Sunday, May 1, 2005
Taking full advantage of being a pilot in Central America
Bob and Jill Blettner flew from Wisconsin down to Key West, Fla., in their Cessna Centurion to meet Thierry Pouille for the first time. Jimmy and Diane Jones came from Georgia in their C-206. Don and Arlene Stoppe flew their Seneca from New Hampshire. Philippe Harsch arrived from Paris, and Marc Cotte from Johannesburg, South Africa. All came for a single reason: to join in a fast-growing activity in general aviation—escorted adventures with Thierry Pouille and his company, Air Journey." />
“I’ve been trying to go on one of Thierry’s trips for a long time now,” smiles Bob as he and his wife, Jill, leave to pack the last few items into their 210. “I took a look at his Website and I thought, Fantastic! Now I don’t have to worry about figuring everything out!” Bob had flown into Belize several times on his own, but despite his fascination with seeing more of Central America, the ordeal of multiple border crossings, customs, air-traffic-control issues, etc., made him hesitate to go on such an excursion—until he heard about Air Journey. “Pilots who don’t know about Thierry are missing out!” he says honestly.
Don had planned a family expedition to Alaska, but confessed it was a hassle to do it all by himself. “It took nearly a year. I ordered every video, read everything I could. On this trip, I feel like I’m cheating. Thierry does everything!”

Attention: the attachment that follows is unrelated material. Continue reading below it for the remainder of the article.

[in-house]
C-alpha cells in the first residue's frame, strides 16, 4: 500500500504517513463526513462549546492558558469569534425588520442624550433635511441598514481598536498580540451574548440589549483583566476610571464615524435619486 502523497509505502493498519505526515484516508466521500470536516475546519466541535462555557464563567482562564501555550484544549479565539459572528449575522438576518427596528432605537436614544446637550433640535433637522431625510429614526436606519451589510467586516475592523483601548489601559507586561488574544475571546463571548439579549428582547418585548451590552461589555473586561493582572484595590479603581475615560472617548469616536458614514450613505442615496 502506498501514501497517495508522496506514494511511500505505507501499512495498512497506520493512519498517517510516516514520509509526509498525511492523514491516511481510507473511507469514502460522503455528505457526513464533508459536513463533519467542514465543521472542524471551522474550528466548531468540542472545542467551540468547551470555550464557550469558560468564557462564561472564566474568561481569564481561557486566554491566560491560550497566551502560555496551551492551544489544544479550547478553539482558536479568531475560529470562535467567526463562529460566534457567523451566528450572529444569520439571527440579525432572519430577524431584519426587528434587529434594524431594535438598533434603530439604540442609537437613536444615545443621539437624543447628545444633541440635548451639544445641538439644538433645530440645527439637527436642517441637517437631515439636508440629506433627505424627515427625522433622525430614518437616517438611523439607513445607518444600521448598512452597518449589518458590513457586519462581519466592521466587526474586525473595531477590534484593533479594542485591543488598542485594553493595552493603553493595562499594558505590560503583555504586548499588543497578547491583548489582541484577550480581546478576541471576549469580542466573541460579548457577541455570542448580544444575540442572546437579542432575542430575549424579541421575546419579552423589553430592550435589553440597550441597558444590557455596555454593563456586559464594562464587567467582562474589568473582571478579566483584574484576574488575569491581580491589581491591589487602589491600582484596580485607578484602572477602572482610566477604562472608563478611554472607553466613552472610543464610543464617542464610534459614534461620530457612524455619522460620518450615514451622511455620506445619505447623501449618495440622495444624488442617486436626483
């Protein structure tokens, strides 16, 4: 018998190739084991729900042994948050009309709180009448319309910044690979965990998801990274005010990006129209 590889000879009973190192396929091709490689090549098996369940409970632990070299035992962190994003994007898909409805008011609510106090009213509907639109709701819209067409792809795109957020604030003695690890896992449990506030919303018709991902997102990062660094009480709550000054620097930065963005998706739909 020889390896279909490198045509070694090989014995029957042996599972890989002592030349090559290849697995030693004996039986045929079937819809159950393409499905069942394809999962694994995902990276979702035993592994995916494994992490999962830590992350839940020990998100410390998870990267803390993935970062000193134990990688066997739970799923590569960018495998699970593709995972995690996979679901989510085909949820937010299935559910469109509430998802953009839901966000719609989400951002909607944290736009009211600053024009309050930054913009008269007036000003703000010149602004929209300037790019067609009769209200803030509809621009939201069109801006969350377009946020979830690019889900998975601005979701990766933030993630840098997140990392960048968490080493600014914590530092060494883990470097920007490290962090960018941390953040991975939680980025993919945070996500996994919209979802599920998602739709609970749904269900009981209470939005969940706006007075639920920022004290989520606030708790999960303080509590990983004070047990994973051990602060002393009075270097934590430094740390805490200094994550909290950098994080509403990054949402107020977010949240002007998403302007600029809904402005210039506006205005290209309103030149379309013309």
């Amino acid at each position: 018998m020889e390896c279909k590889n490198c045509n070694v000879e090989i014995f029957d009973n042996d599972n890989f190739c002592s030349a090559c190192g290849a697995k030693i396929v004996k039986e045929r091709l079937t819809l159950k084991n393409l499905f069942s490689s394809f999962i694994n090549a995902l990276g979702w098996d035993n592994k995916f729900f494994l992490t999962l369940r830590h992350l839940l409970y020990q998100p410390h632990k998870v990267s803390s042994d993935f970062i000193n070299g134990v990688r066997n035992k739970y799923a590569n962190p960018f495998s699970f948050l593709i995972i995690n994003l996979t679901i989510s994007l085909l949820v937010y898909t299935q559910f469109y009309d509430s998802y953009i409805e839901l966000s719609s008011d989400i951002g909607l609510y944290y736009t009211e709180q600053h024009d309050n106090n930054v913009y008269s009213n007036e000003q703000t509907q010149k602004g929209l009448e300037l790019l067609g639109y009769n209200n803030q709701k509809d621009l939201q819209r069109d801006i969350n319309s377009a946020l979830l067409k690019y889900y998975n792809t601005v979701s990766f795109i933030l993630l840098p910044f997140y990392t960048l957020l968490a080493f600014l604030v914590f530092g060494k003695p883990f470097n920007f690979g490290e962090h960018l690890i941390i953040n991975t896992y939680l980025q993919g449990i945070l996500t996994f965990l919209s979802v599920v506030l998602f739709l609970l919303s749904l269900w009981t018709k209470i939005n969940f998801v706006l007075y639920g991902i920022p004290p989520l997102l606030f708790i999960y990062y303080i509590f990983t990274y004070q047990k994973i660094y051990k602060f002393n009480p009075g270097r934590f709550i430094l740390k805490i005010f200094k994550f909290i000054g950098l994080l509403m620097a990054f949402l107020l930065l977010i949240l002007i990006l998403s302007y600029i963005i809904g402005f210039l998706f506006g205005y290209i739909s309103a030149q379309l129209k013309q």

As a general rule, Air Journey trips move at a leisurely pace. The group stops at each destination for two or three days, allowing plenty of time to sightsee, fish, hike, take canopy tours, ride bicycles or ATVs, or go sailing or snorkeling. “I also think it’s important to shop in some of these places,” says Jill as she smiles at Diane, who already started a collection of local crafts and bags of coffee beans to bring home.
To maintain a vacation-like cadence between the destinations, Thierry promises no early-morning departures. No one complained about the single exception when the group rose early enough to climb the ruins of a Mayan pyramid in Tikal, Guatemala, to watch the sun rise out of the jungle mist.
The destinations are right out of a storybook. A luxury hotel in the middle of the 500-year-old city of Antigua, Guatemala. A private villa and swimming pool—one for each couple—just fifty yards from the nearly 80-degree ocean at Tamarindo, Costa Rica. In Panama, Thierry arranged for the group to stay on the private island in the archipelago Las Perlas, each with a thatched bungalow filled with sounds of the surf and the occasional interruption for a visiting toucan. For those who wanted to take relaxation to an art form, Thierry flew in a masseuse from the mainland.
Of course, these kinds of adventures don’t just happen. After plenty of research, long-distance phone conversations and countless e-mails, Thierry flies his BE55 Baron on a dry run of every trip before he offers it to anyone else. That way, nothing is left to chance, and even the tiniest details are caught.
“Today, our route will cross two active volcanoes,” he tells the group during another preflight briefing. “Make sure you pass upwind of them. The tiny dust can play hell with your vacuum system,” advises Thierry.
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